Don’t Give Up the Ship

Don’t Give Up the Ship

Take Responsibility Like Never Before

Some thrive on uncertainty; others would turn the tide to avoid it. But like it or not, the only thing you can be sure of in life is you never know what will happen next. No one saw COVID-19 coming, and no one knows the lasting impact it will have on our lives. But more and more these days I rely on and find comfort in lessons I learned while sailing around the world, and here is the biggest: take total responsibility for the safety of yourself and family.


I’d been dreaming of sailing off into the sunset my whole life. For over 20 years I had toughed out hard jobs and long deployments in the Army, knowing that it would all lead to a lifelong pension while my husband and I were still up to the rigors of crossing oceans and inevitable storms. Despite 20 years of visualizing and dreaming and working toward that goal, when the time came to sell everything and move on the boat I was filled with anxiety. A wreck of nerves, I became addicted to worst-case scenarios. What if I make a stupid mistake that gets us hurt? What if we get attacked by pirates? What if I’m not strong enough to handle the physical tasks? Dread was constantly with me, until the first bad thing happened, and I handled it. Then the next bad thing, and the next, and so on. Eventually, the more experience my husband and I gained, the less frequently those bad things happened.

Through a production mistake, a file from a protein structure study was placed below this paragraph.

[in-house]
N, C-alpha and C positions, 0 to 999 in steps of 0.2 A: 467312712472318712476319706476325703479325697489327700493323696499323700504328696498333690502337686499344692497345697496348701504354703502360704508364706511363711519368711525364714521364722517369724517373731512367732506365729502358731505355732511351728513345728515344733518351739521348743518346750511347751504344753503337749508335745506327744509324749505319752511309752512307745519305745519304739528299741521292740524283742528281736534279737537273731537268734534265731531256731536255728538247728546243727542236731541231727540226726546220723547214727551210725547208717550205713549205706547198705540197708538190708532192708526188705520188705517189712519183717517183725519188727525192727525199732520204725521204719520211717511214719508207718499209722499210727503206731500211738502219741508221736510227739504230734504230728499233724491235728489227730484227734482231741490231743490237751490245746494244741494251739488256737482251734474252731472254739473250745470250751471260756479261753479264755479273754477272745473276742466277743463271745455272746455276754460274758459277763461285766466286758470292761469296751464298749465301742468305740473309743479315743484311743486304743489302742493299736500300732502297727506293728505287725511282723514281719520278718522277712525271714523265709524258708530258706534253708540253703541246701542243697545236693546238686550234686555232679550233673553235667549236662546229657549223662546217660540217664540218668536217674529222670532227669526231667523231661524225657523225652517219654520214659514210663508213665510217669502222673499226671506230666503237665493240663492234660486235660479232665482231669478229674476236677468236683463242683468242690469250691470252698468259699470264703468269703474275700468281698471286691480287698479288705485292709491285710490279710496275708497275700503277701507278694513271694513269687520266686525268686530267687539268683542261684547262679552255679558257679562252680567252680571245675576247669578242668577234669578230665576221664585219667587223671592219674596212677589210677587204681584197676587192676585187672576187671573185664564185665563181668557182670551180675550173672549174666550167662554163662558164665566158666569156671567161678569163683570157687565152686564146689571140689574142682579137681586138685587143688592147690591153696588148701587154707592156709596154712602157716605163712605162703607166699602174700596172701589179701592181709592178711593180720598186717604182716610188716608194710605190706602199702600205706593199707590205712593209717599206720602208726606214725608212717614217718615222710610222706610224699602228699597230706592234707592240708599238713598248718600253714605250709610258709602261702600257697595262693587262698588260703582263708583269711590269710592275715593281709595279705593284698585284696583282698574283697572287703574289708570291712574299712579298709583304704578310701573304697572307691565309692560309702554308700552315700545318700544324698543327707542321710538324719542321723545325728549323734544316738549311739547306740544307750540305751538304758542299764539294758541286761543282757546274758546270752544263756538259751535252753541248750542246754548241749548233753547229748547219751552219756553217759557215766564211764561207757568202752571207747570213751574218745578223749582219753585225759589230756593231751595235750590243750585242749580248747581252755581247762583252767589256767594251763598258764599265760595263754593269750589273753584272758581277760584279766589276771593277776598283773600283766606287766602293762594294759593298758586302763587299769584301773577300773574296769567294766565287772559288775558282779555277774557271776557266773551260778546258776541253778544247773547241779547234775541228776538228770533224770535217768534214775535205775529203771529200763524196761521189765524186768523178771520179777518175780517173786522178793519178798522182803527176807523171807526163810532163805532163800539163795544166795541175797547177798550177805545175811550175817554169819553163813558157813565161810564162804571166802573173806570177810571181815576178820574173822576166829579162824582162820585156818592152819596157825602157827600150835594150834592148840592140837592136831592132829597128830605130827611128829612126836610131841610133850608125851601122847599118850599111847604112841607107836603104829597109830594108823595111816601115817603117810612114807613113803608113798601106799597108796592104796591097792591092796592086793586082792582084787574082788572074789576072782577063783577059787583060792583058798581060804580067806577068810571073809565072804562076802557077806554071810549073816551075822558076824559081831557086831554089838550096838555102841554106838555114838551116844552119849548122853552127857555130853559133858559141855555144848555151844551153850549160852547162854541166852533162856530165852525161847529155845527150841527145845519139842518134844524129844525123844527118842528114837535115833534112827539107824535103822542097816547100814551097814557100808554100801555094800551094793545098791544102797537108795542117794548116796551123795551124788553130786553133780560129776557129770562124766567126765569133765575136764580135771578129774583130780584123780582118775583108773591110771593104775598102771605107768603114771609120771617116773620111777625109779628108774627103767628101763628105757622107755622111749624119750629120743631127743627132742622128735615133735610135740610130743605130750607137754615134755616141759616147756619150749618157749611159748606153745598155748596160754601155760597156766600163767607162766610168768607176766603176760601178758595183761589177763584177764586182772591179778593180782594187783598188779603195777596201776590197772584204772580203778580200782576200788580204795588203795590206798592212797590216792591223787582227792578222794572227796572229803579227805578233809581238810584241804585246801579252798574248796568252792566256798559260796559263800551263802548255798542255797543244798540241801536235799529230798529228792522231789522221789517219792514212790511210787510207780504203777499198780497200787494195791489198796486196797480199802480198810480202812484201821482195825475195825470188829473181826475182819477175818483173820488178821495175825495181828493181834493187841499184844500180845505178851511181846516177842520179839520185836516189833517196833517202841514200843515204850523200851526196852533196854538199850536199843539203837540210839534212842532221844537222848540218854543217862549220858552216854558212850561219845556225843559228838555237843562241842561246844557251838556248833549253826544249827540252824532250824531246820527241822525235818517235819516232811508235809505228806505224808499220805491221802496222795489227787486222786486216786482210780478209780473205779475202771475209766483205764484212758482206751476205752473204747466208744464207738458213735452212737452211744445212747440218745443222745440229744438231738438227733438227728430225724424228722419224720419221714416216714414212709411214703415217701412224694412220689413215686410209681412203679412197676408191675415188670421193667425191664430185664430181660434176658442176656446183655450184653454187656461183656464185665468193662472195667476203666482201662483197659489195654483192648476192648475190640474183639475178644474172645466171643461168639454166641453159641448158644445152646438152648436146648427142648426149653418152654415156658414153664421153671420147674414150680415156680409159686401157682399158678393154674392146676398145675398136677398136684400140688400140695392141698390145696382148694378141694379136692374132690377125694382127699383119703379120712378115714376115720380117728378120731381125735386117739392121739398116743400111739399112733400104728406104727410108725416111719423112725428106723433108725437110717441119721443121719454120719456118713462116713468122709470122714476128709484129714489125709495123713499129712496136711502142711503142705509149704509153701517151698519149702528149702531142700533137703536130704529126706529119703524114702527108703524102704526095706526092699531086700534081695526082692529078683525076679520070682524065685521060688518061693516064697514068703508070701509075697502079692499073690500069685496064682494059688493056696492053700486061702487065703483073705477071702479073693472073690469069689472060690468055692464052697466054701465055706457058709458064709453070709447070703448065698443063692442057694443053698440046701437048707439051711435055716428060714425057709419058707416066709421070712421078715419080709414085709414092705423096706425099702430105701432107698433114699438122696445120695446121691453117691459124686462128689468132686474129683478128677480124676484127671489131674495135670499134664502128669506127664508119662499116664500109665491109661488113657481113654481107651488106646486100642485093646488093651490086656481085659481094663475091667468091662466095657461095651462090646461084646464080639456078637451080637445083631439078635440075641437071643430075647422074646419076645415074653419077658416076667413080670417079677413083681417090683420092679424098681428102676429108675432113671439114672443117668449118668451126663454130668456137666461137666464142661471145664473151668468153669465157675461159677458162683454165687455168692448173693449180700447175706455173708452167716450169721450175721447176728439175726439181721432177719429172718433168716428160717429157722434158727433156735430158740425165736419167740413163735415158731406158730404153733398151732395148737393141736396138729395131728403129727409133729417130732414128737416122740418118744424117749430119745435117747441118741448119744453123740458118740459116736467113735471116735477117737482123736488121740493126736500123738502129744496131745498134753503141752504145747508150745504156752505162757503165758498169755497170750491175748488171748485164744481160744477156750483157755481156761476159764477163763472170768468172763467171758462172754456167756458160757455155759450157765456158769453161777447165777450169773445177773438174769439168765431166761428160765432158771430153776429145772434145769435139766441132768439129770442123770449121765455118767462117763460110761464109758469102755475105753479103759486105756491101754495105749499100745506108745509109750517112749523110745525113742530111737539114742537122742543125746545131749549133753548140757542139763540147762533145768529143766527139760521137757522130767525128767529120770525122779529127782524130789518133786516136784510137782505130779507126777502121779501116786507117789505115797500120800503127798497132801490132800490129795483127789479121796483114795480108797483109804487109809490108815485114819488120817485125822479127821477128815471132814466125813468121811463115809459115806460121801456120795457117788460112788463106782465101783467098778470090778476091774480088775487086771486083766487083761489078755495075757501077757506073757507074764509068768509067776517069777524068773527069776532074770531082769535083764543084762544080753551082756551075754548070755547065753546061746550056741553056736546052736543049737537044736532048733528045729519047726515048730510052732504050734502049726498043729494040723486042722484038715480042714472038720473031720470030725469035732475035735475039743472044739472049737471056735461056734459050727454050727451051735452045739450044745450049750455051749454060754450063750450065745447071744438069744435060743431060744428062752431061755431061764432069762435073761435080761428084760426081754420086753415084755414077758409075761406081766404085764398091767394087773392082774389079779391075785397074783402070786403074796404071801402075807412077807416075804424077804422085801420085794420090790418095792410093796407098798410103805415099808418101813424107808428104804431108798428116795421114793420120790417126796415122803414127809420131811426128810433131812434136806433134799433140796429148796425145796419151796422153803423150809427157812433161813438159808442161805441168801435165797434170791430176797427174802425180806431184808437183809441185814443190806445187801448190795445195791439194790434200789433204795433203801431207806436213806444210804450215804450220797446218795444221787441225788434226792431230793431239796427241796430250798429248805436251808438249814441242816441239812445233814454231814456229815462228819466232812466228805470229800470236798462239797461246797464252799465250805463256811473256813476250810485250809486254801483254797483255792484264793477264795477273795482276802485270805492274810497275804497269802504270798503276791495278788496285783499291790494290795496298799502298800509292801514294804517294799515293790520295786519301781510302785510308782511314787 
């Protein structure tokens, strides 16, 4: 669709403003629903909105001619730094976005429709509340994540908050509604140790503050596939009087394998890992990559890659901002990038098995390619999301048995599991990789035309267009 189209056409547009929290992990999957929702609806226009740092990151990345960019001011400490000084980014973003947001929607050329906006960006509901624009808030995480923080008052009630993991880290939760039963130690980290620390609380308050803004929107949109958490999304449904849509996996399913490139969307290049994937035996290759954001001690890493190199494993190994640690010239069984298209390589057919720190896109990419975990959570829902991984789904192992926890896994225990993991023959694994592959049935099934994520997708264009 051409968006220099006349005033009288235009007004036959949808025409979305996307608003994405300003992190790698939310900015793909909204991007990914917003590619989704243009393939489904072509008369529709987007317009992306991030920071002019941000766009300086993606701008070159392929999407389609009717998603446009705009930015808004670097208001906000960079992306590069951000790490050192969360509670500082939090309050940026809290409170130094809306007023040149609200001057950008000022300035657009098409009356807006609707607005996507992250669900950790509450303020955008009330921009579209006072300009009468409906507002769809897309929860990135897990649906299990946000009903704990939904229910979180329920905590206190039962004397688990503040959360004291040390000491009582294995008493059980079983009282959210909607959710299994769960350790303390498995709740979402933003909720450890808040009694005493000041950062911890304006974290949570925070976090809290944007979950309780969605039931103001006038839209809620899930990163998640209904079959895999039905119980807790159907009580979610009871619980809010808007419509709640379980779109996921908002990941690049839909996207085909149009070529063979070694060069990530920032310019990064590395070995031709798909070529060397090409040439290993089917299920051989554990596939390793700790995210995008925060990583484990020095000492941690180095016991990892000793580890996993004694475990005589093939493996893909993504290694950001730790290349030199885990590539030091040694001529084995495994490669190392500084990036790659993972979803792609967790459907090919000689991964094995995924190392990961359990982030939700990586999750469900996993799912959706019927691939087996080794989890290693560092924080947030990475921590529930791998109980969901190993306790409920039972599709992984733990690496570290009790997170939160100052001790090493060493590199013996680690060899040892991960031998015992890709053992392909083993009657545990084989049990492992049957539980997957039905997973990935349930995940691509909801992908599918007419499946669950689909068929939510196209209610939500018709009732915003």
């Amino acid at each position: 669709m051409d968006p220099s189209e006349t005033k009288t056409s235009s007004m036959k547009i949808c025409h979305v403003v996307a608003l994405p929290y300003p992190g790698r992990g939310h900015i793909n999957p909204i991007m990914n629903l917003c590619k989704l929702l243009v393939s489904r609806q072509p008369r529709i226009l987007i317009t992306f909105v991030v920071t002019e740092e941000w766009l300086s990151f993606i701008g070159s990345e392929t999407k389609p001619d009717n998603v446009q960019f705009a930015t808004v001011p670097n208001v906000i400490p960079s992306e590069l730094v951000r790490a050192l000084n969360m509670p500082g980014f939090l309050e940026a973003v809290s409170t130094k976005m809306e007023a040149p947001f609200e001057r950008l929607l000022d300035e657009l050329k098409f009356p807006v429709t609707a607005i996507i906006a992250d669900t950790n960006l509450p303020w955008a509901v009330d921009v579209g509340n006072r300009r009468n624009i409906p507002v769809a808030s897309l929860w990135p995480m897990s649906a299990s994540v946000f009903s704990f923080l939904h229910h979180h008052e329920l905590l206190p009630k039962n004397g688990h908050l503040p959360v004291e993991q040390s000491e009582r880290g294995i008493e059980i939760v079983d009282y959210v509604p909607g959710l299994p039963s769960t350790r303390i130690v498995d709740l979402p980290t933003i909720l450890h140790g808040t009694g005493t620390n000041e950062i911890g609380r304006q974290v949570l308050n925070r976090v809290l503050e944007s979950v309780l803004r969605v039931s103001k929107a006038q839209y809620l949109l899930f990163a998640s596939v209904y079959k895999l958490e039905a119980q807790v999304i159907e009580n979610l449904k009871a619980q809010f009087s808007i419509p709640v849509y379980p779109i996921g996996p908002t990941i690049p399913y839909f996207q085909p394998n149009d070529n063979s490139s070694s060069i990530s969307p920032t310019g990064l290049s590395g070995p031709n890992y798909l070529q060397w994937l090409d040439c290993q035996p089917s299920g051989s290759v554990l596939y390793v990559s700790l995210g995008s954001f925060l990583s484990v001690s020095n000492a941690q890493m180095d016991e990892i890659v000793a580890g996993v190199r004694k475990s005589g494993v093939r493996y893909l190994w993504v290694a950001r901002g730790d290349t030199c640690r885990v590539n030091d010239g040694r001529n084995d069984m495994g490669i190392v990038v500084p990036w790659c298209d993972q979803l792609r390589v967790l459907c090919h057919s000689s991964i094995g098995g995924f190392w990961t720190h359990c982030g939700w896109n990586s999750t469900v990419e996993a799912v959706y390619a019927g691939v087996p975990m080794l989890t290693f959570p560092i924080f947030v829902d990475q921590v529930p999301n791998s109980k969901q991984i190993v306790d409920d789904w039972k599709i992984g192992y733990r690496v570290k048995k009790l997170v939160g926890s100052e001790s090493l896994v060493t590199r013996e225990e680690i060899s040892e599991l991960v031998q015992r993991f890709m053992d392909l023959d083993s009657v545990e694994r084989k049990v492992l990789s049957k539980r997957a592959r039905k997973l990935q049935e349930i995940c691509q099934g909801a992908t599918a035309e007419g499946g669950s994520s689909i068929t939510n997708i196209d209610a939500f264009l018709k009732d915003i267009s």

It wasn’t all smooth sailing though. During our eight years on the boat a lot of bad things happened; most in the mishap range but a few serious things including medical emergencies and a pirate attack. Again and again we learned to handle the first bad thing immediately, before a cascade of worse things ended in tragedy.

Skip the Blame Game

All sailors know that when something goes wrong, no one asks who was at fault. Blame is a time waster and urgent action is needed. Most importantly, we are all on the same boat.

Though my husband and I no longer share 300 not-so-square feet of living space on a boat, the Venn diagram of our lives still overlap sweetly. We live in a mountain cabin where we are still close to nature, but of a different kind. Instead of watching dolphins we watch elk grazing, instead of snorkeling we go for walks in the woods, instead of spearing fish for dinner we fly-fish in streams. Isolated as we are for the COVID-19 pandemic, in a sense we are back on the boat. The complexity of our lives is gone, and we are able to appreciate the moment, reading, writing, enjoying nature, cooking food the slow way and hunkering down until this storm passes. If you work as a team with the goal of getting through dangerous situation, even the roughest storms eventually pass, and you come out on the other end stronger and wiser. Let’s get through this and make safe landfall in a kinder, gentler world.